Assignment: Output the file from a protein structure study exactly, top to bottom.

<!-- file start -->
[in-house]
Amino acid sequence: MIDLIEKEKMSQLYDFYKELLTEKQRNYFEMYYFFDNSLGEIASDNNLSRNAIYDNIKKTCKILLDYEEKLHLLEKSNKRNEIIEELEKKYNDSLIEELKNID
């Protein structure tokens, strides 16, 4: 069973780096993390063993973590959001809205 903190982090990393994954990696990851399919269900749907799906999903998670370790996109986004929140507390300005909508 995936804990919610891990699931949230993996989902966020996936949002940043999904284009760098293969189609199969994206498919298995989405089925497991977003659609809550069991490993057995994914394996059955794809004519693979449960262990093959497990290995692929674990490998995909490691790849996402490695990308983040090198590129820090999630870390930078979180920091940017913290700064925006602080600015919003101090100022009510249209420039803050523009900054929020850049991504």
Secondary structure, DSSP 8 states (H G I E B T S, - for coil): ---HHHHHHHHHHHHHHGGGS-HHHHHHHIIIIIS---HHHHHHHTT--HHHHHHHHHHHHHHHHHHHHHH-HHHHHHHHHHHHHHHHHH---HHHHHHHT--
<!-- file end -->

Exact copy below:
[in-house]
Amino acid sequence: MIDLIEKEKMSQLYDFYKELLTEKQRNYFEMYYFFDNSLGEIASDNNLSRNAIYDNIKKTCKILLDYEEKLHLLEKSNKRNEIIEELEKKYNDSLIEELKNID
């Protein structure tokens, strides 16, 4: 069973780096993390063993973590959001809205 903190982090990393994954990696990851399919269900749907799906999903998670370790996109986004929140507390300005909508 995936804990919610891990699931949230993996989902966020996936949002940043999904284009760098293969189609199969994206498919298995989405089925497991977003659609809550069991490993057995994914394996059955794809004519693979449960262990093959497990290995692929674990490998995909490691790849996402490695990308983040090198590129820090999630870390930078979180920091940017913290700064925006602080600015919003101090100022009510249209420039803050523009900054929020850049991504």
Secondary structure, DSSP 8 states (H G I E B T S, - for coil): ---HHHHHHHHHHHHHHGGGS-HHHHHHHIIIIIS---HHHHHHHTT--HHHHHHHHHHHHHHHHHHHHHH-HHHHHHHHHHHHHHHHHH---HHHHHHHT--